Protecting Journalists Investigating Environmental Crimes in Africa

2 Min Read

Journalists wondered how to expose environmental crimes while protecting themselves, particularly on the African continent, during the “Better inform tomorrow” forum organized by CFI, a subsidiary of the France Médias Monde group.

Exposing environmental damage is dangerous ground for journalists in Central Africa, explains Christian Locka, founder of the Museba Project, a collective of independent journalists in the region. For having exposed the trafficking of rosewood in Cameroon, he almost paid with his life, “I had to meet very dangerous traffickers who were even armed, and I received threats even after the dissemination of my investigation because, after its publication, they found that I was an embarrassing element and which came to put a little disorder in their business”.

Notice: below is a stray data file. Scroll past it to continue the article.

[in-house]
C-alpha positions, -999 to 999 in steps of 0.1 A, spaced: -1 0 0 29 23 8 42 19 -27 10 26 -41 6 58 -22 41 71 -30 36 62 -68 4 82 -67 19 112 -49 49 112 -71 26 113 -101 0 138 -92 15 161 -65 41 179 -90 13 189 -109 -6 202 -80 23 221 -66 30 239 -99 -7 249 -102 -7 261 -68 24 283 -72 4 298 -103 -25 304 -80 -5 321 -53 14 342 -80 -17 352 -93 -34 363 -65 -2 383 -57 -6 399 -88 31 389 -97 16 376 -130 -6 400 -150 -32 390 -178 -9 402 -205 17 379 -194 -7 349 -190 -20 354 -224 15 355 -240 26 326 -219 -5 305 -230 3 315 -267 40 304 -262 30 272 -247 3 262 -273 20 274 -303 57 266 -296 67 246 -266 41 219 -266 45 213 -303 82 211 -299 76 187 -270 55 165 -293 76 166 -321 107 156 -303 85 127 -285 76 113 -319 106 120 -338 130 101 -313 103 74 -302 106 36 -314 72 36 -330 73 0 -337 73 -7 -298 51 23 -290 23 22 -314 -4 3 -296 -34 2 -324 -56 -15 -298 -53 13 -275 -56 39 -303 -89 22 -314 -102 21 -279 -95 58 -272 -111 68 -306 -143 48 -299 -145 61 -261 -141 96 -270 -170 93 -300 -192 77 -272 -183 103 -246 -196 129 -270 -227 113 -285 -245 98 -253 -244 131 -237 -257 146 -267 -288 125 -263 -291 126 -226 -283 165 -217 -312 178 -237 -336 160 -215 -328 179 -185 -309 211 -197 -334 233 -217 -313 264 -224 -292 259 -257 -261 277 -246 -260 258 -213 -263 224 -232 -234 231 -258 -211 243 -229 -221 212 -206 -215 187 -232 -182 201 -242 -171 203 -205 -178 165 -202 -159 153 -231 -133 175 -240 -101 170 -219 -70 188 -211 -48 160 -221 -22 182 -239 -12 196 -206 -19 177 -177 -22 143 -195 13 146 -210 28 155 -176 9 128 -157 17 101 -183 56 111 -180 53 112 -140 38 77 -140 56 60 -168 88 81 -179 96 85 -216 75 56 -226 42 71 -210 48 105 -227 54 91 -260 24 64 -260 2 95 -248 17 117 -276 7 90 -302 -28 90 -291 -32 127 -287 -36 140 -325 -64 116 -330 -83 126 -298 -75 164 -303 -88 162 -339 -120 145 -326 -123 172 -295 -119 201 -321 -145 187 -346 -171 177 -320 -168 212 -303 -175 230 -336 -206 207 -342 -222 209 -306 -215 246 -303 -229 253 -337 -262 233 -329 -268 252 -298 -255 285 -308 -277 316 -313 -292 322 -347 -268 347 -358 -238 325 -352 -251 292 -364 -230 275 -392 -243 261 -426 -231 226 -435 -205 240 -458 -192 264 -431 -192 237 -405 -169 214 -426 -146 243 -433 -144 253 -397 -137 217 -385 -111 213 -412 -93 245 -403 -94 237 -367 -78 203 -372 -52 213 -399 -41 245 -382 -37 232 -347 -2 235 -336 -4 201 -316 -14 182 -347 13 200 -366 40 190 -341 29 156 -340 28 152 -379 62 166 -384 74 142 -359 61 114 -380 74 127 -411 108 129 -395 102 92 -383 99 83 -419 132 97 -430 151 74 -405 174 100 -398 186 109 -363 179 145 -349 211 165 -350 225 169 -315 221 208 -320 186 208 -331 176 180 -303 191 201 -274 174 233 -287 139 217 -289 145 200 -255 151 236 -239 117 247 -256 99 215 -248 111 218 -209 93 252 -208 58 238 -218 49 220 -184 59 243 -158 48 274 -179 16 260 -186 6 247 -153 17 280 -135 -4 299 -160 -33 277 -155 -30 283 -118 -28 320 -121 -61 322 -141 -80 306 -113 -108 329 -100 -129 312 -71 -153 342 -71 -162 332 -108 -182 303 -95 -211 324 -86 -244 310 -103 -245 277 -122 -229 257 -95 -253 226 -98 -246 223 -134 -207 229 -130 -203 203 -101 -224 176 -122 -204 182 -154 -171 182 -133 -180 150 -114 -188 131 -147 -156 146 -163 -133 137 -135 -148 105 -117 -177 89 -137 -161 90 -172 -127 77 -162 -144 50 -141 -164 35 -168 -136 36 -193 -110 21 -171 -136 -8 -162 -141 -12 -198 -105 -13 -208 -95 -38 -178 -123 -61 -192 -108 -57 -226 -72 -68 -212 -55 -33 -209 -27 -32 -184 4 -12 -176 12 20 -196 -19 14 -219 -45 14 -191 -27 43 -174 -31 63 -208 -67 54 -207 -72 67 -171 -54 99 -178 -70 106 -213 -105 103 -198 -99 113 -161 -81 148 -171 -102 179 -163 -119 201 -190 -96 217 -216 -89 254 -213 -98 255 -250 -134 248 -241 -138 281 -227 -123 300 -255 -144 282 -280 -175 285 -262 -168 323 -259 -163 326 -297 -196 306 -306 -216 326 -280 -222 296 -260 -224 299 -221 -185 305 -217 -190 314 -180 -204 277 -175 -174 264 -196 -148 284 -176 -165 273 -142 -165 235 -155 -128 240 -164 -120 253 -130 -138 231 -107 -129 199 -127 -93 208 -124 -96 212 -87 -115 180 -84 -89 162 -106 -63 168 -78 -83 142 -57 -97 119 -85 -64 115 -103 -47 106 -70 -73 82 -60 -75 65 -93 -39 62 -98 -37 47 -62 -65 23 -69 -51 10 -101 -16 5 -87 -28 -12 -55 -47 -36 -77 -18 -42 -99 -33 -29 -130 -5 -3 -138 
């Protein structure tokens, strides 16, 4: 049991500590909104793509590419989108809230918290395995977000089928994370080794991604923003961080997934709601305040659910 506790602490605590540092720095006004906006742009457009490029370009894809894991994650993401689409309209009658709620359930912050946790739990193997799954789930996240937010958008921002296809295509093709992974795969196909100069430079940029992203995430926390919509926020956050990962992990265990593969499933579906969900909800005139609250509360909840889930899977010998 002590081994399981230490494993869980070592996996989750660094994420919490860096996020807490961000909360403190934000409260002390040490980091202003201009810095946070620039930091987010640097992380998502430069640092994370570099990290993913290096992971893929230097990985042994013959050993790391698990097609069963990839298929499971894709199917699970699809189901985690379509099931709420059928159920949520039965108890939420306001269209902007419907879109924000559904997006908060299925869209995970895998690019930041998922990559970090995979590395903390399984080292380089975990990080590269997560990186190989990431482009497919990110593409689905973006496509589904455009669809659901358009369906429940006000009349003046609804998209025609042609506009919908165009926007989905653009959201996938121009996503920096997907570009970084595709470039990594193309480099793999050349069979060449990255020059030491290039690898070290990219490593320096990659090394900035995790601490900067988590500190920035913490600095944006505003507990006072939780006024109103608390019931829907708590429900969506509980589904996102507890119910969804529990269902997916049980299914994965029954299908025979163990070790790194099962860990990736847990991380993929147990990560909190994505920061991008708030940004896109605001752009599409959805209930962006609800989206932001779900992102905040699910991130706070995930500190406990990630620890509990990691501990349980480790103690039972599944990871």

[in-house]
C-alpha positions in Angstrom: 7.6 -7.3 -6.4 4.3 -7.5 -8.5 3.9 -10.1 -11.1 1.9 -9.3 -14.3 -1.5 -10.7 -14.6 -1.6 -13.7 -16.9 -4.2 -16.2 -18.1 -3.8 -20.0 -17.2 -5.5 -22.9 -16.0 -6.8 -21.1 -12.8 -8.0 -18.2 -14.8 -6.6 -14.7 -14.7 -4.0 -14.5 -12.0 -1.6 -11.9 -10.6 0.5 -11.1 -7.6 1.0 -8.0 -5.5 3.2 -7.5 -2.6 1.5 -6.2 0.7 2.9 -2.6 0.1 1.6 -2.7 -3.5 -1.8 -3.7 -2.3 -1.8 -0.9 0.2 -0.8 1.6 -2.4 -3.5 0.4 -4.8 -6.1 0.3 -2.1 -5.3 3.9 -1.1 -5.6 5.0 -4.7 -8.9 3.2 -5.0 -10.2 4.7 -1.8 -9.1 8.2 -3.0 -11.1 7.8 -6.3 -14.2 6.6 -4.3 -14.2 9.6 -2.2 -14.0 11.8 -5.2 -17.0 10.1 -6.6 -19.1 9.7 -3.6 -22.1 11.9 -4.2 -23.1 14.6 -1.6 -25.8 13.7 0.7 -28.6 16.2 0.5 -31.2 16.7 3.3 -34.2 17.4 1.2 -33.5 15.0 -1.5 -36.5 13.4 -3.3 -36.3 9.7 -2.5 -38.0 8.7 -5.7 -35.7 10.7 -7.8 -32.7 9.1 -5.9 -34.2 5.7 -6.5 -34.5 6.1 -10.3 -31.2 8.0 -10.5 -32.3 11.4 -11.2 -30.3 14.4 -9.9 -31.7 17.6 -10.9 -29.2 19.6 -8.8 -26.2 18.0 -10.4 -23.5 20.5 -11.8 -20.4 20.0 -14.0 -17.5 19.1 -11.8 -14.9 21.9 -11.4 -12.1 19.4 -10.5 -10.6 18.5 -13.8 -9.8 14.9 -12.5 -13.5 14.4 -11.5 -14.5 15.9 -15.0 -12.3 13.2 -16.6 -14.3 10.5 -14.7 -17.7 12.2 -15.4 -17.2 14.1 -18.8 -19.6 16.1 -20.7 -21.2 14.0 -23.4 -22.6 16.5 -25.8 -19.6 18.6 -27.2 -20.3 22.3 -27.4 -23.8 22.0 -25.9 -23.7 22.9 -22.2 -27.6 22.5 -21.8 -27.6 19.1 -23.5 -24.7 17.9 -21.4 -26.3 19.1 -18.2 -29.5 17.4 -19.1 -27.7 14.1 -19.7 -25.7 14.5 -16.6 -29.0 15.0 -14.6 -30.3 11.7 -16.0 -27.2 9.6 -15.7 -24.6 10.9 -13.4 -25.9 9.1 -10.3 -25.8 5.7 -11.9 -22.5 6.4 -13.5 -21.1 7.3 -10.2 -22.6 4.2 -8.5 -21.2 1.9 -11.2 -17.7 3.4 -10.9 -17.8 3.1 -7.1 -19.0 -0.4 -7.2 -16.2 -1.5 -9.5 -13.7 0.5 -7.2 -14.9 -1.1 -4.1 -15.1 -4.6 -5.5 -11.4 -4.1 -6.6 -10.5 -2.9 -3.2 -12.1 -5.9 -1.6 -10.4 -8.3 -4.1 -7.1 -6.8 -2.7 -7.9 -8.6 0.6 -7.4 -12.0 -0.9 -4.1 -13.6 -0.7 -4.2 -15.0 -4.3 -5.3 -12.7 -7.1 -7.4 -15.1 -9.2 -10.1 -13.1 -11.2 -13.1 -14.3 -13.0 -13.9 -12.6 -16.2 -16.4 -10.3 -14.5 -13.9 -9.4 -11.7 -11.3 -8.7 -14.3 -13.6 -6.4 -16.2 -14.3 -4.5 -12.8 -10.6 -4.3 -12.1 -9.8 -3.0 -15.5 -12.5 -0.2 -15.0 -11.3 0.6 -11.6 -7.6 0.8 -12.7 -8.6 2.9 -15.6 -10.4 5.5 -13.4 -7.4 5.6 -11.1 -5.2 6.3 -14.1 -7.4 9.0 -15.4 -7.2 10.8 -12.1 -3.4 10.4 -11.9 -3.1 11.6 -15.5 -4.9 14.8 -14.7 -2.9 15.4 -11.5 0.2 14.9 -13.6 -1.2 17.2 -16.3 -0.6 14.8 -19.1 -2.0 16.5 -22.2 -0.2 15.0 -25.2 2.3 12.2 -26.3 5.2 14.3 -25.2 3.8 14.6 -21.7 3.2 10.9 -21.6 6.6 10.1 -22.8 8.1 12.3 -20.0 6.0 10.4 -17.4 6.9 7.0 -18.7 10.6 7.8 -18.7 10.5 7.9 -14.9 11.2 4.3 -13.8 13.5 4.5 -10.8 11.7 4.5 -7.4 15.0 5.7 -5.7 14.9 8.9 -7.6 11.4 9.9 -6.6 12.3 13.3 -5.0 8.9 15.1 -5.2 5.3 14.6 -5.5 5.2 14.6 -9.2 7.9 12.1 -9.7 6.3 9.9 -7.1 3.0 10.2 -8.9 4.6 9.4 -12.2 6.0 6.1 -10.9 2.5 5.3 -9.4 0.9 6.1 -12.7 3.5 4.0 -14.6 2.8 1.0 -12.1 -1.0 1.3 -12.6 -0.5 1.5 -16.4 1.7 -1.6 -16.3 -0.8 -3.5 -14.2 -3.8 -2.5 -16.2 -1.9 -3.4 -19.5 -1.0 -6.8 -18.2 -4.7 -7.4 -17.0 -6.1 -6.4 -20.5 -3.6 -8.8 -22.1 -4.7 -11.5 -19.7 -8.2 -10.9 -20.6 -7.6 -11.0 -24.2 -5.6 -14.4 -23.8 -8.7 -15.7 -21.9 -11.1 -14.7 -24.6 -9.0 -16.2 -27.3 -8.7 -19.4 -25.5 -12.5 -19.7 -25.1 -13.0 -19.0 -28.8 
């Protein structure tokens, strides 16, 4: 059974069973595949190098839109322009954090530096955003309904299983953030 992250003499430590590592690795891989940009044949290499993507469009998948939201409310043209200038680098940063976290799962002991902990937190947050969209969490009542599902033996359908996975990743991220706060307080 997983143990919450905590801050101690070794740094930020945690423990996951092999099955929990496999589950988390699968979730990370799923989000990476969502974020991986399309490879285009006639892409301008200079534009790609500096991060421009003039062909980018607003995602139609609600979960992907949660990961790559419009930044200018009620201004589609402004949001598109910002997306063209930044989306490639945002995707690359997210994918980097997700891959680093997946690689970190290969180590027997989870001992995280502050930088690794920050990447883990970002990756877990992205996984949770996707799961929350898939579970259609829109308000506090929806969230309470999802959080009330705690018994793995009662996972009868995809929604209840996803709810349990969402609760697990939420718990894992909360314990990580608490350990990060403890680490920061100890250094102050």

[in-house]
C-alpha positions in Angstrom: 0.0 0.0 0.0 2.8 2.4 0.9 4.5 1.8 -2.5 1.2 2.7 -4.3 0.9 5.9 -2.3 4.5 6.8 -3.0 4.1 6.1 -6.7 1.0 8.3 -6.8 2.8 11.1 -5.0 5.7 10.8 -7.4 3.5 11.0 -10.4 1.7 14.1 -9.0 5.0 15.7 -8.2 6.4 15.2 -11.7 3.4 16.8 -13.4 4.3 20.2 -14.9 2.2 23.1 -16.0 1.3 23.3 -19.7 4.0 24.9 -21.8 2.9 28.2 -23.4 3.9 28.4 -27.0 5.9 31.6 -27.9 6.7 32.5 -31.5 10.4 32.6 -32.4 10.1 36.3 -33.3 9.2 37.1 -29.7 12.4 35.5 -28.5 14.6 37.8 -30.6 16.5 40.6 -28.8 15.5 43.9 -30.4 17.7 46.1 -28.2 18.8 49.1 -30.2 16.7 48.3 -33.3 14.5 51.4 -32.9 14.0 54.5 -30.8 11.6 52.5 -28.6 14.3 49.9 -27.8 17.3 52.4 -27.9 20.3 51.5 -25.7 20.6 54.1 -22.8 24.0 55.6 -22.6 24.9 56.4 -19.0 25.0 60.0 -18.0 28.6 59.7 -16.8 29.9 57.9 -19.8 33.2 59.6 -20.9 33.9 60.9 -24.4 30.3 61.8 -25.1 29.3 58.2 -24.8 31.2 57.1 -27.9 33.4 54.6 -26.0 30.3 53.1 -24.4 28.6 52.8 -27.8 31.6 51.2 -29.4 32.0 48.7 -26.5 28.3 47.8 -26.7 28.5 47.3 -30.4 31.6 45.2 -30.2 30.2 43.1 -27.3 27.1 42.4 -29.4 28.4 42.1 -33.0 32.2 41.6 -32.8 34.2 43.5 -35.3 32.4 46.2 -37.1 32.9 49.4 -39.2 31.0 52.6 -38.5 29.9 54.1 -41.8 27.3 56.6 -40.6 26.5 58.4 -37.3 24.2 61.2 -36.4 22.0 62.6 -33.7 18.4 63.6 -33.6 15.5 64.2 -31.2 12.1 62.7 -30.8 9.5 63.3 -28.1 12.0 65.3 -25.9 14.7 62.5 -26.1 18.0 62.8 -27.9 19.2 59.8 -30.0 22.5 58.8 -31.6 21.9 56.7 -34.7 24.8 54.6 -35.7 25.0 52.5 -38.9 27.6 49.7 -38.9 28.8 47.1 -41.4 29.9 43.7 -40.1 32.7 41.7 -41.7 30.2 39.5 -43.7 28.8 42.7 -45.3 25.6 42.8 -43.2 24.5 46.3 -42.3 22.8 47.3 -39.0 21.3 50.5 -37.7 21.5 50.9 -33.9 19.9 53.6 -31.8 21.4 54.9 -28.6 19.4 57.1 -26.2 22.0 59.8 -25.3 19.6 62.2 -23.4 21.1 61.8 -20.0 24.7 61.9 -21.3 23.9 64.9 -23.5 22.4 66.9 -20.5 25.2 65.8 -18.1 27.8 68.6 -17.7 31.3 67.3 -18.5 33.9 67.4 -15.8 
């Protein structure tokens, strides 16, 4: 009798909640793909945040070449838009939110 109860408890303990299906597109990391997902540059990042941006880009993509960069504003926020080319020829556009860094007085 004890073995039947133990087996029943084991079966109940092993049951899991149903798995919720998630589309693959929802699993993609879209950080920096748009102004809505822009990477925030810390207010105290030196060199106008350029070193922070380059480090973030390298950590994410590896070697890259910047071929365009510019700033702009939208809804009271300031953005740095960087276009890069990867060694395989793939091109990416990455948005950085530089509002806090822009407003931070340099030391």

To minimize the risks for journalists, Paul Radu, founder of the media Organized Crime and Corruption Reporting Project, advocates the use of drones and other technologies such as sensors. “The drones have very good cameras, you can deploy them at a height of 500 meters or more and get a very good picture of what is happening on the ground, for example, the arrival of certain timber shipments. And, that’s how you map the activities of a certain place and with that method, you don’t put people at risk”.

According to the United Nations Office on Drugs and Crime, African rosewood fuels a $20 billion market for furniture and decorations, particularly in China.

Soukaina Sghir

Share this Article
Leave a comment